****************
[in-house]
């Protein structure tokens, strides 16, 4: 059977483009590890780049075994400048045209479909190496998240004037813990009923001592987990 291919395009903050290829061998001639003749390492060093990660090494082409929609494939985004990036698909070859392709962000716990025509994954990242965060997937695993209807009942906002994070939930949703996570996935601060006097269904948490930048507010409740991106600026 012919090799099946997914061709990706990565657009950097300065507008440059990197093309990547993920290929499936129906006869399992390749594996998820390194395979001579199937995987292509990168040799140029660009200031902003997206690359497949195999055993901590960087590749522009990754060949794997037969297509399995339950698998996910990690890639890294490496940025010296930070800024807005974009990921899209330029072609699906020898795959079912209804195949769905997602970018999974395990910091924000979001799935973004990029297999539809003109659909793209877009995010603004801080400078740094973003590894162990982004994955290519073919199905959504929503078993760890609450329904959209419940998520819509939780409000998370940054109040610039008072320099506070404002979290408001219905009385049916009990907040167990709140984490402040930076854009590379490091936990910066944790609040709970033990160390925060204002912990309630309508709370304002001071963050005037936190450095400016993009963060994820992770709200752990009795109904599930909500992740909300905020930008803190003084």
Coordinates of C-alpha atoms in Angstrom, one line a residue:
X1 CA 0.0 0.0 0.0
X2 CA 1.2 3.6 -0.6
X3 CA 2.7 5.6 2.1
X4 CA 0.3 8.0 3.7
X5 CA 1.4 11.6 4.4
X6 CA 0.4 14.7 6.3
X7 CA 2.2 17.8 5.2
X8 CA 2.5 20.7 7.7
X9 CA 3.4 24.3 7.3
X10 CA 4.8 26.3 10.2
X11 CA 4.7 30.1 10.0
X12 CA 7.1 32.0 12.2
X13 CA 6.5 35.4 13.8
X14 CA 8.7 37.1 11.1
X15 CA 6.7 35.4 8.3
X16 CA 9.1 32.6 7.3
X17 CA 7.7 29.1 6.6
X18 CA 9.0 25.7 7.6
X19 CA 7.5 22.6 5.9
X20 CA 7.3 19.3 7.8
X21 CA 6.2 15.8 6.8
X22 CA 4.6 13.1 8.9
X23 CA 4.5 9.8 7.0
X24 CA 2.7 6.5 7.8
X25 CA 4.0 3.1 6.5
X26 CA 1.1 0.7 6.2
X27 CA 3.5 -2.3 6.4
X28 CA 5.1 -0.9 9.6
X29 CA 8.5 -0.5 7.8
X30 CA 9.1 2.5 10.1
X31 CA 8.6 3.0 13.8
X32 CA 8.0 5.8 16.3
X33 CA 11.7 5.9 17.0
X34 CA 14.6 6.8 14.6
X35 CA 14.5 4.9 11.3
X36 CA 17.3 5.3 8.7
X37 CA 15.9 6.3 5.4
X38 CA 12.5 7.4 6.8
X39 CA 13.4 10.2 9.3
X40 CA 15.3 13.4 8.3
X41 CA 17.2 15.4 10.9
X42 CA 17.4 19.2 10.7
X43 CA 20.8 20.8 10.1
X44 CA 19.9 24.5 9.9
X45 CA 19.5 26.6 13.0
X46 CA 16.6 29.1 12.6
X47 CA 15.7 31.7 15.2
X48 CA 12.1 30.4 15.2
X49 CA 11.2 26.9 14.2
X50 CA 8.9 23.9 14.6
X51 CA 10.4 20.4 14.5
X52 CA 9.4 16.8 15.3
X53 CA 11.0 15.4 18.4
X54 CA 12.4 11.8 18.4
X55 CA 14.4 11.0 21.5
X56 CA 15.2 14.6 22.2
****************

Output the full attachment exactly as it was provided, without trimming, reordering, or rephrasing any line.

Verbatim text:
[in-house]
């Protein structure tokens, strides 16, 4: 059977483009590890780049075994400048045209479909190496998240004037813990009923001592987990 291919395009903050290829061998001639003749390492060093990660090494082409929609494939985004990036698909070859392709962000716990025509994954990242965060997937695993209807009942906002994070939930949703996570996935601060006097269904948490930048507010409740991106600026 012919090799099946997914061709990706990565657009950097300065507008440059990197093309990547993920290929499936129906006869399992390749594996998820390194395979001579199937995987292509990168040799140029660009200031902003997206690359497949195999055993901590960087590749522009990754060949794997037969297509399995339950698998996910990690890639890294490496940025010296930070800024807005974009990921899209330029072609699906020898795959079912209804195949769905997602970018999974395990910091924000979001799935973004990029297999539809003109659909793209877009995010603004801080400078740094973003590894162990982004994955290519073919199905959504929503078993760890609450329904959209419940998520819509939780409000998370940054109040610039008072320099506070404002979290408001219905009385049916009990907040167990709140984490402040930076854009590379490091936990910066944790609040709970033990160390925060204002912990309630309508709370304002001071963050005037936190450095400016993009963060994820992770709200752990009795109904599930909500992740909300905020930008803190003084």
Coordinates of C-alpha atoms in Angstrom, one line a residue:
X1 CA 0.0 0.0 0.0
X2 CA 1.2 3.6 -0.6
X3 CA 2.7 5.6 2.1
X4 CA 0.3 8.0 3.7
X5 CA 1.4 11.6 4.4
X6 CA 0.4 14.7 6.3
X7 CA 2.2 17.8 5.2
X8 CA 2.5 20.7 7.7
X9 CA 3.4 24.3 7.3
X10 CA 4.8 26.3 10.2
X11 CA 4.7 30.1 10.0
X12 CA 7.1 32.0 12.2
X13 CA 6.5 35.4 13.8
X14 CA 8.7 37.1 11.1
X15 CA 6.7 35.4 8.3
X16 CA 9.1 32.6 7.3
X17 CA 7.7 29.1 6.6
X18 CA 9.0 25.7 7.6
X19 CA 7.5 22.6 5.9
X20 CA 7.3 19.3 7.8
X21 CA 6.2 15.8 6.8
X22 CA 4.6 13.1 8.9
X23 CA 4.5 9.8 7.0
X24 CA 2.7 6.5 7.8
X25 CA 4.0 3.1 6.5
X26 CA 1.1 0.7 6.2
X27 CA 3.5 -2.3 6.4
X28 CA 5.1 -0.9 9.6
X29 CA 8.5 -0.5 7.8
X30 CA 9.1 2.5 10.1
X31 CA 8.6 3.0 13.8
X32 CA 8.0 5.8 16.3
X33 CA 11.7 5.9 17.0
X34 CA 14.6 6.8 14.6
X35 CA 14.5 4.9 11.3
X36 CA 17.3 5.3 8.7
X37 CA 15.9 6.3 5.4
X38 CA 12.5 7.4 6.8
X39 CA 13.4 10.2 9.3
X40 CA 15.3 13.4 8.3
X41 CA 17.2 15.4 10.9
X42 CA 17.4 19.2 10.7
X43 CA 20.8 20.8 10.1
X44 CA 19.9 24.5 9.9
X45 CA 19.5 26.6 13.0
X46 CA 16.6 29.1 12.6
X47 CA 15.7 31.7 15.2
X48 CA 12.1 30.4 15.2
X49 CA 11.2 26.9 14.2
X50 CA 8.9 23.9 14.6
X51 CA 10.4 20.4 14.5
X52 CA 9.4 16.8 15.3
X53 CA 11.0 15.4 18.4
X54 CA 12.4 11.8 18.4
X55 CA 14.4 11.0 21.5
X56 CA 15.2 14.6 22.2